Ill. senator's victory praised from afar
On 4 continents, citizens proclaim US image boosted
LONDON - For much of the world, Senator Barack Obama's victory in the Democratic primaries was a moment to admire the United States, at a time when the nation's image abroad is in tatters.
From hundreds of supporters crowded around televisions in rural Kenya, Obama's ancestral homeland, to jubilant Britons writing, "WE DID IT!" on the "Brits for Barack" site on Facebook, people celebrated what they called an important racial and generational milestone for the United States.
"This is close to a miracle," said Sunila Patel, 62, in New Delhi. "I was certain that some things will not happen in my lifetime. A black president of the US will mean that there will be more American tolerance for people around the world who are different."
The primary elections generated unprecedented interest around the world, as people in distant parliament buildings and thatched-roof huts followed the ups and downs as if they were watching a Hollywood thriller. Many people abroad seemed impressed - sometimes even shocked - by the wide-open nature of US democracy and the history-making race between a woman and a black man.
"The primaries showed that the US is actually the nation we had believed it to be, a place that is open-minded enough to have a woman or an African-American as its president," said Minoru Morita, a Tokyo political analyst.
Senator Hillary Clinton has admirers around the world, especially from her days as first lady, but interviews on four continents suggested that Obama's candidacy has most captured the world's imagination.
"Obama is the exciting image of what we always hoped America was," said Robin Niblett, director of Chatham House, a London think tank. "We have immensely enjoyed the ride and can't wait for the next phase."
In Kenya, Obama's victory was greeted with unvarnished glee. In Kisumu, close to the home of Obama's late father, hundreds crowded around televisions to watch Obama's victory speech yesterday morning, chanting, "Obama tosha!" which translates as, "Obama is enough!"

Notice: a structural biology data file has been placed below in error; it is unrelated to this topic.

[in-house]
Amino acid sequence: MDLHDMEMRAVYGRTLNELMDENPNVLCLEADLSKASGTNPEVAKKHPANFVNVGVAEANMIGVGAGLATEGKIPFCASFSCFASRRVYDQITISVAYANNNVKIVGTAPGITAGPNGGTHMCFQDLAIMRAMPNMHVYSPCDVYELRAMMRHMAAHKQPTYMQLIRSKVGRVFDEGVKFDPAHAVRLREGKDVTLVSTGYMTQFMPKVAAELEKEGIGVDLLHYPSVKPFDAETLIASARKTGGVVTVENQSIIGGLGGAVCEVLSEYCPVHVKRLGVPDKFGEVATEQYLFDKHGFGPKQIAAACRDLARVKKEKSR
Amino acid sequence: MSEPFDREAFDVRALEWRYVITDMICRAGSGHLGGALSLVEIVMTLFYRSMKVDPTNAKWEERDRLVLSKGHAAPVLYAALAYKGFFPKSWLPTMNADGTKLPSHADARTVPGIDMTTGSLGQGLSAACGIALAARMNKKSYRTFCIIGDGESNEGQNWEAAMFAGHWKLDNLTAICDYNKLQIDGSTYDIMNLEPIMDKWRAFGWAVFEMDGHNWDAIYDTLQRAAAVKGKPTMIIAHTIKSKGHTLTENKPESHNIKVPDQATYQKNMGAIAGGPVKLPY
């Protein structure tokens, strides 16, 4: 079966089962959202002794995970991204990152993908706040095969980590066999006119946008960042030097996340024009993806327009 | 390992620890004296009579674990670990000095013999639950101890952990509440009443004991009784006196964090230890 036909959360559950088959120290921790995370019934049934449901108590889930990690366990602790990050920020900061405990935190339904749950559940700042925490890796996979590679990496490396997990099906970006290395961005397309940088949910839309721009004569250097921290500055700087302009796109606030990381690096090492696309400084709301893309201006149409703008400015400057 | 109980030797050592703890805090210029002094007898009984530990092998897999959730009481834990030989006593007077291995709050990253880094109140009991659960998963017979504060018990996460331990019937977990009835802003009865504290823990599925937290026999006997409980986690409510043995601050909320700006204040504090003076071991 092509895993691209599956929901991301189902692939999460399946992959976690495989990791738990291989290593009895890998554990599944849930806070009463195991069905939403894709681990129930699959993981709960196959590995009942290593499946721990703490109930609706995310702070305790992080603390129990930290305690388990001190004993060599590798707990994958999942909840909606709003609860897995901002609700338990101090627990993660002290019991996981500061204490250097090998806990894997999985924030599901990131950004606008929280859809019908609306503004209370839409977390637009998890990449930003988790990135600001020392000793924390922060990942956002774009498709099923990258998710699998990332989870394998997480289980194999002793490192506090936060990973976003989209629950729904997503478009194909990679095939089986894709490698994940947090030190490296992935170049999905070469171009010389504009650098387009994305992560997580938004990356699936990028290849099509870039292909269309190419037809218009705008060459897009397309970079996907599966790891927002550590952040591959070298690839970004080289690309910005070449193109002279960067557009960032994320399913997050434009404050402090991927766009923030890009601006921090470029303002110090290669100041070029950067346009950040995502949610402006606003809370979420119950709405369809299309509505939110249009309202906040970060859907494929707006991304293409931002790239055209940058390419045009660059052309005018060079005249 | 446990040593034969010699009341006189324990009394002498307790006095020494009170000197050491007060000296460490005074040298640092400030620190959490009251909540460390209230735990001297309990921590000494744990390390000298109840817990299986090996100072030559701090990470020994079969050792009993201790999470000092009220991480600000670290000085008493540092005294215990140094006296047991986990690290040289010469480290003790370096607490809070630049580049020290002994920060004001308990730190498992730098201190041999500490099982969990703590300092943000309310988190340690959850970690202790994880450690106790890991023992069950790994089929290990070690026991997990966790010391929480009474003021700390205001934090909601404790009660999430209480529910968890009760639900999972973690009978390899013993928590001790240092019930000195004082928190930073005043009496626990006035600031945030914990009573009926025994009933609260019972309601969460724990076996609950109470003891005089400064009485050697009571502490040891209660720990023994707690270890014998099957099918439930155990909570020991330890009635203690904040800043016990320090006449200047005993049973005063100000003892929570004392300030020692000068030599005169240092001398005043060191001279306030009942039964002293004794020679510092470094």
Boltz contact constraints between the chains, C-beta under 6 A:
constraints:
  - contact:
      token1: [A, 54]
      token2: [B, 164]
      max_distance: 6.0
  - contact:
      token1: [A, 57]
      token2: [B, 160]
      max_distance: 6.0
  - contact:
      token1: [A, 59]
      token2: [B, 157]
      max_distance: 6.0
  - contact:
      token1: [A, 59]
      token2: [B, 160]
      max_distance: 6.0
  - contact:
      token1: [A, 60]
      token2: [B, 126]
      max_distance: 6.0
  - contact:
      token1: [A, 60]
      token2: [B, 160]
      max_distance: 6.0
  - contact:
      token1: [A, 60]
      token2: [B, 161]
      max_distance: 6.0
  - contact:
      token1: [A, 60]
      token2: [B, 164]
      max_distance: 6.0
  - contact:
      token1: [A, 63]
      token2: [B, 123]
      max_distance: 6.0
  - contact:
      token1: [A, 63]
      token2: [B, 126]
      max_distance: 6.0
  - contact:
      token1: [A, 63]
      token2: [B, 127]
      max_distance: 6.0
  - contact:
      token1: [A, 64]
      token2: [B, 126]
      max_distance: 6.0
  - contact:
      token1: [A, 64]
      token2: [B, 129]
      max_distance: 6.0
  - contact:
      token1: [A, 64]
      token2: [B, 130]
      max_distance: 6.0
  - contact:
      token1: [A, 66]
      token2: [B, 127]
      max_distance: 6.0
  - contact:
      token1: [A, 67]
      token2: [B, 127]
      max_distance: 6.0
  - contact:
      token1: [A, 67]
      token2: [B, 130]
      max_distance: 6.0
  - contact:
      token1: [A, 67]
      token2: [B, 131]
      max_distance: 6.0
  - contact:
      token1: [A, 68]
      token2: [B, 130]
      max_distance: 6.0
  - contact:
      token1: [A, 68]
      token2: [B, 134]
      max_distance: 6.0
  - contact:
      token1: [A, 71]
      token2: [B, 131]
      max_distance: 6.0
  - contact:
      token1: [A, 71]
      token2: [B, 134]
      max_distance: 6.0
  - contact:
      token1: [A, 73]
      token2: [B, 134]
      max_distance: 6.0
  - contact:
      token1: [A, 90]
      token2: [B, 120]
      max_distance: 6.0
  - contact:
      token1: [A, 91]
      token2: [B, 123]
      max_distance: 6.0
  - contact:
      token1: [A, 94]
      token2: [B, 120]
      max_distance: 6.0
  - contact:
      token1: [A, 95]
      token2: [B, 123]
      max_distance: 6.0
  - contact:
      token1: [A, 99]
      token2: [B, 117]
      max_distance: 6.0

"Our fortunes as the people of Kenya are certain to change," said Salim Onyango, 32, a shoe shiner in Kisumu. "Obama knows our problems, and I'm sure he has them at heart. When he becomes president, he will definitely put in place support for us in Kenya."
Obama also has strong support in Europe, the heartland of anti-Bush sentiment.
"Germany is Obama country," said Karsten Voight, the German government's coordinator for German-North American cooperation. "He seems to strike a chord with average Germans."
Despite his Harvard Law School degree and comparisons to historical greats, Obama is an accessible and familiar figure for millions of people, particularly in poor nations.
His father's journey to America as a Kenyan immigrant resonates with millions of migrants. Many people interviewed said that the son's living in Indonesia for several years as a child doesn't qualify as foreign policy credentials, but it may give him a more instinctive feel for the plight of the developing world.
"He's African," said Nagy Kayed, 30, a student at the American University in Cairo. "He's an immigrant family. He has a different style."
In terms of foreign policy, Obama's stated willingness to meet and talk with the leaders of Iran, Syria, and other nations largely shunned by the Bush administration has been both praised and criticized overseas.
In Israel, Eytan Gilboa, a political scientist at Bar-Ilan University, said Obama's openness to negotiating with Iran and Syria has contributed to the sense that his Middle East policies are too soft.
In Latin America, Obama's recent declaration that he would meet with Presidents Hugo Chávez of Venezuela and Raul Castro of Cuba has been welcomed as a break from Bush policy.